August 3, 2006
Companies go after ‘em young
In the increasing competitive war of fresh talent, some companies are recruiting interns from a pool that’s younger than ever. Companies like Merrill Lynch, Pricewaterhouse Coppers, L’Oreal and others are changing the rules, say two BusinessWeek articles, bypassing MBA programs and hiring most of their new people right out of college.
At Merrill, undergraduate recruiting is up as much as 25 percent annually in the past three years. They expect to hire 300 undergrads this school year alone, identifying the best candidates early (including freshmen) so they can see if they’re a good fit and make offers before rivals do.
Some companies are reaching down even farther. Lockheed has set up an apprenticeship program for high schoolers in Philadelphia, paying students as much as $14 per hour for interning. As a result, 29 former high school interns have launched careers with the company.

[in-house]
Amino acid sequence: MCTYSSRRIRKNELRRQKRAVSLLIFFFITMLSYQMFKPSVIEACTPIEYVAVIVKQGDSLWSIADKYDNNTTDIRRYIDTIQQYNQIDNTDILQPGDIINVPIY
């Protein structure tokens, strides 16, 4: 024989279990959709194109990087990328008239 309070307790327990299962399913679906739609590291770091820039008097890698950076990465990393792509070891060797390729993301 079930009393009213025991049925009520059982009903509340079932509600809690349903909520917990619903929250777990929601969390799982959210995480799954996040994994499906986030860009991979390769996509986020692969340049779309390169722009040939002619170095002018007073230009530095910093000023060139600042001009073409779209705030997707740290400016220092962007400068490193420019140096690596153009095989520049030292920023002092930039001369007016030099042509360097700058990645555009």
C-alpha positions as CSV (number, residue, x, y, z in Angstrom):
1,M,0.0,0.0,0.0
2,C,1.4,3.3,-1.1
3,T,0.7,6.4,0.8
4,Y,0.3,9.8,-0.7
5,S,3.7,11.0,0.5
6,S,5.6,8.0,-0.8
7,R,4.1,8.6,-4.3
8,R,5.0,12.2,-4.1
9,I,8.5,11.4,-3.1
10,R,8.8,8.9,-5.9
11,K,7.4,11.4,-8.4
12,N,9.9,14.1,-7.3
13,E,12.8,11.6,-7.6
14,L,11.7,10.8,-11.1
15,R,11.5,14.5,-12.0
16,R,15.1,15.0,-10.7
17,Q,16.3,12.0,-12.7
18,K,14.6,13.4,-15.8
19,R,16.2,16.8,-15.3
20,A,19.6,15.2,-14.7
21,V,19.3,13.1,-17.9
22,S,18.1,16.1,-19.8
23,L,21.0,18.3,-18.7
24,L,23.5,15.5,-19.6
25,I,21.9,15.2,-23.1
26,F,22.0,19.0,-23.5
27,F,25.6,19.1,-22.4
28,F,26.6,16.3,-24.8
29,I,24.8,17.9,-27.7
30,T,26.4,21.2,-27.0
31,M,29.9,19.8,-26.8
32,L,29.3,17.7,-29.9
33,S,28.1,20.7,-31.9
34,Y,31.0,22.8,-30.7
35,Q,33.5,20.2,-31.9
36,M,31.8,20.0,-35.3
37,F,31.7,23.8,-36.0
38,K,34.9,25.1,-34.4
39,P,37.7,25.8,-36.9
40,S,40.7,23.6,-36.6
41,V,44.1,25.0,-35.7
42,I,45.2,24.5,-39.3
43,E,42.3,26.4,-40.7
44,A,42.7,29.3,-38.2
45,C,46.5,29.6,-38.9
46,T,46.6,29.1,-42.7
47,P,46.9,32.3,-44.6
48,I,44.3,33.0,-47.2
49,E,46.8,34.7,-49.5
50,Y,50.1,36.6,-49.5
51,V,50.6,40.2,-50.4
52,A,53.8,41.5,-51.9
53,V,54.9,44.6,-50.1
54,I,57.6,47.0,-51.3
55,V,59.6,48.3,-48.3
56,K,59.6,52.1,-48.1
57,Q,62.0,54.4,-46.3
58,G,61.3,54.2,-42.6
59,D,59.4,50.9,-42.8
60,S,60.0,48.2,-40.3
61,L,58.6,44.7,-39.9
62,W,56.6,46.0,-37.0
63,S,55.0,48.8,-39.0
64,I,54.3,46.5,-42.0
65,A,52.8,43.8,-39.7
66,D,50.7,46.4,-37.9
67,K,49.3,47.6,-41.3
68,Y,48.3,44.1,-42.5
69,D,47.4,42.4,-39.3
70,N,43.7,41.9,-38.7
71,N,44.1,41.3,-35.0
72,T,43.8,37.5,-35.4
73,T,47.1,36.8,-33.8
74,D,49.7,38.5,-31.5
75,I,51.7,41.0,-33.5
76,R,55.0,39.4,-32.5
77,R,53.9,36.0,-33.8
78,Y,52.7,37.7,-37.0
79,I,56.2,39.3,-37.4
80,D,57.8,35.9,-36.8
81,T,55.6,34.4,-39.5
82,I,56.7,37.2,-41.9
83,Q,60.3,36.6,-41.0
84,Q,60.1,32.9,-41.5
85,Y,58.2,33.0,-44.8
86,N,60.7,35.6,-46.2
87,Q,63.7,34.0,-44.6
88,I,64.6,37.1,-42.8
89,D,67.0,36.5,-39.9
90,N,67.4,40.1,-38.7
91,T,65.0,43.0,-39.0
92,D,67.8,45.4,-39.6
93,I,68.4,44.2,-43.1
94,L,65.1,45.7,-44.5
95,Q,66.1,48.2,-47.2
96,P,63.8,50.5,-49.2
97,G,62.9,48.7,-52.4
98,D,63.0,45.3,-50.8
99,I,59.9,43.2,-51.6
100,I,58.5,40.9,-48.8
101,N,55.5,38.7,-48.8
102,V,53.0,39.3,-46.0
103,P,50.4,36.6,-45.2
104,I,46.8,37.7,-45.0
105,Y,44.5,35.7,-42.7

Every week, seven professionals from Deloitte & Touche spend two hours at Norman Thomas High School in mid-town Manhattan, helping students set up and run virtual businesses. They’re also identifying those who might be interested in early internships.
“I’ve never seen a tougher market for talent,” says one Deloitte veteran. “And this is a wonderful talent pool.”
#21323, BUSINESSWEEK, 5-8-06, 5-22-06. This information was published by Work and Family News Brief. One of the many benefits of being a member of the Circle of Business; Circle of Business is a community alliance that fosters work/life effectiveness while improving business performance. For more information or to join Circle of Business, please contact Darlene Haas at 614/224.0222 ext. 156.